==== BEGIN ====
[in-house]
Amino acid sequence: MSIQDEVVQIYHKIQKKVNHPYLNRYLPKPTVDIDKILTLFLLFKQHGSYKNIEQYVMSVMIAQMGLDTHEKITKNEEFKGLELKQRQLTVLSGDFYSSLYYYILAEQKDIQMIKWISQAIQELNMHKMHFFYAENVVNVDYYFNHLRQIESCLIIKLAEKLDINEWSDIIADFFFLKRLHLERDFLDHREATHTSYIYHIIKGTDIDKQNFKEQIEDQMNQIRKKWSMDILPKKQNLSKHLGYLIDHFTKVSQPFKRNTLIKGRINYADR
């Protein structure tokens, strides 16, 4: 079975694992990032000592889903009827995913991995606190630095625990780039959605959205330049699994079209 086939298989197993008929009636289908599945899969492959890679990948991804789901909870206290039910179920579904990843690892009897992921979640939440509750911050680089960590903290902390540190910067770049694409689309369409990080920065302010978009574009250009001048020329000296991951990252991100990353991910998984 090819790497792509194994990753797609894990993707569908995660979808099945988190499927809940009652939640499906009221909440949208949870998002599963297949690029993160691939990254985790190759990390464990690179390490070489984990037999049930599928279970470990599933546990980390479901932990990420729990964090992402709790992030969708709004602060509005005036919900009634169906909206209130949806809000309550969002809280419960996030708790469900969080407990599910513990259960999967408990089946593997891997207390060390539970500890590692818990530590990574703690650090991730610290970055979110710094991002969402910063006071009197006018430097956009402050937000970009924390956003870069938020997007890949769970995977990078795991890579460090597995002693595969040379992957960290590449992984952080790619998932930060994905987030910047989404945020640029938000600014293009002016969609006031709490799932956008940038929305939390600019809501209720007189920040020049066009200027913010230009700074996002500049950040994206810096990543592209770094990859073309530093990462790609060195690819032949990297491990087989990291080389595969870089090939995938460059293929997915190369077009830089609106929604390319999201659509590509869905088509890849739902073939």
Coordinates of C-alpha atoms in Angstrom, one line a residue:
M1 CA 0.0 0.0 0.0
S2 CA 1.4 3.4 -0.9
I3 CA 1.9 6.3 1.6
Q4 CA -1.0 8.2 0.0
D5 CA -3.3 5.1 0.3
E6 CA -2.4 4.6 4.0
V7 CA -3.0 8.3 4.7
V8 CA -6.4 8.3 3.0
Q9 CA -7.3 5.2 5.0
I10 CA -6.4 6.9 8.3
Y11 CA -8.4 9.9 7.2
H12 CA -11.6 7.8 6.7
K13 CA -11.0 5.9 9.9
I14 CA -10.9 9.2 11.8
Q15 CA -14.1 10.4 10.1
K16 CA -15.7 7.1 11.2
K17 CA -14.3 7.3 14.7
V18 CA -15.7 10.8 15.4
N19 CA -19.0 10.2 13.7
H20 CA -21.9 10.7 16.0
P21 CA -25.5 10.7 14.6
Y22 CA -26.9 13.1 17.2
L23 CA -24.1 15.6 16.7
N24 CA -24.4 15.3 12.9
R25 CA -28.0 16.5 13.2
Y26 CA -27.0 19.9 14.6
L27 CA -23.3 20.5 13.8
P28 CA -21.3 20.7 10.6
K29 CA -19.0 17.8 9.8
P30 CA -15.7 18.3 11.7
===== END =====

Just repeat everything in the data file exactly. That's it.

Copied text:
[in-house]
Amino acid sequence: MSIQDEVVQIYHKIQKKVNHPYLNRYLPKPTVDIDKILTLFLLFKQHGSYKNIEQYVMSVMIAQMGLDTHEKITKNEEFKGLELKQRQLTVLSGDFYSSLYYYILAEQKDIQMIKWISQAIQELNMHKMHFFYAENVVNVDYYFNHLRQIESCLIIKLAEKLDINEWSDIIADFFFLKRLHLERDFLDHREATHTSYIYHIIKGTDIDKQNFKEQIEDQMNQIRKKWSMDILPKKQNLSKHLGYLIDHFTKVSQPFKRNTLIKGRINYADR
């Protein structure tokens, strides 16, 4: 079975694992990032000592889903009827995913991995606190630095625990780039959605959205330049699994079209 086939298989197993008929009636289908599945899969492959890679990948991804789901909870206290039910179920579904990843690892009897992921979640939440509750911050680089960590903290902390540190910067770049694409689309369409990080920065302010978009574009250009001048020329000296991951990252991100990353991910998984 090819790497792509194994990753797609894990993707569908995660979808099945988190499927809940009652939640499906009221909440949208949870998002599963297949690029993160691939990254985790190759990390464990690179390490070489984990037999049930599928279970470990599933546990980390479901932990990420729990964090992402709790992030969708709004602060509005005036919900009634169906909206209130949806809000309550969002809280419960996030708790469900969080407990599910513990259960999967408990089946593997891997207390060390539970500890590692818990530590990574703690650090991730610290970055979110710094991002969402910063006071009197006018430097956009402050937000970009924390956003870069938020997007890949769970995977990078795991890579460090597995002693595969040379992957960290590449992984952080790619998932930060994905987030910047989404945020640029938000600014293009002016969609006031709490799932956008940038929305939390600019809501209720007189920040020049066009200027913010230009700074996002500049950040994206810096990543592209770094990859073309530093990462790609060195690819032949990297491990087989990291080389595969870089090939995938460059293929997915190369077009830089609106929604390319999201659509590509869905088509890849739902073939």
Coordinates of C-alpha atoms in Angstrom, one line a residue:
M1 CA 0.0 0.0 0.0
S2 CA 1.4 3.4 -0.9
I3 CA 1.9 6.3 1.6
Q4 CA -1.0 8.2 0.0
D5 CA -3.3 5.1 0.3
E6 CA -2.4 4.6 4.0
V7 CA -3.0 8.3 4.7
V8 CA -6.4 8.3 3.0
Q9 CA -7.3 5.2 5.0
I10 CA -6.4 6.9 8.3
Y11 CA -8.4 9.9 7.2
H12 CA -11.6 7.8 6.7
K13 CA -11.0 5.9 9.9
I14 CA -10.9 9.2 11.8
Q15 CA -14.1 10.4 10.1
K16 CA -15.7 7.1 11.2
K17 CA -14.3 7.3 14.7
V18 CA -15.7 10.8 15.4
N19 CA -19.0 10.2 13.7
H20 CA -21.9 10.7 16.0
P21 CA -25.5 10.7 14.6
Y22 CA -26.9 13.1 17.2
L23 CA -24.1 15.6 16.7
N24 CA -24.4 15.3 12.9
R25 CA -28.0 16.5 13.2
Y26 CA -27.0 19.9 14.6
L27 CA -23.3 20.5 13.8
P28 CA -21.3 20.7 10.6
K29 CA -19.0 17.8 9.8
P30 CA -15.7 18.3 11.7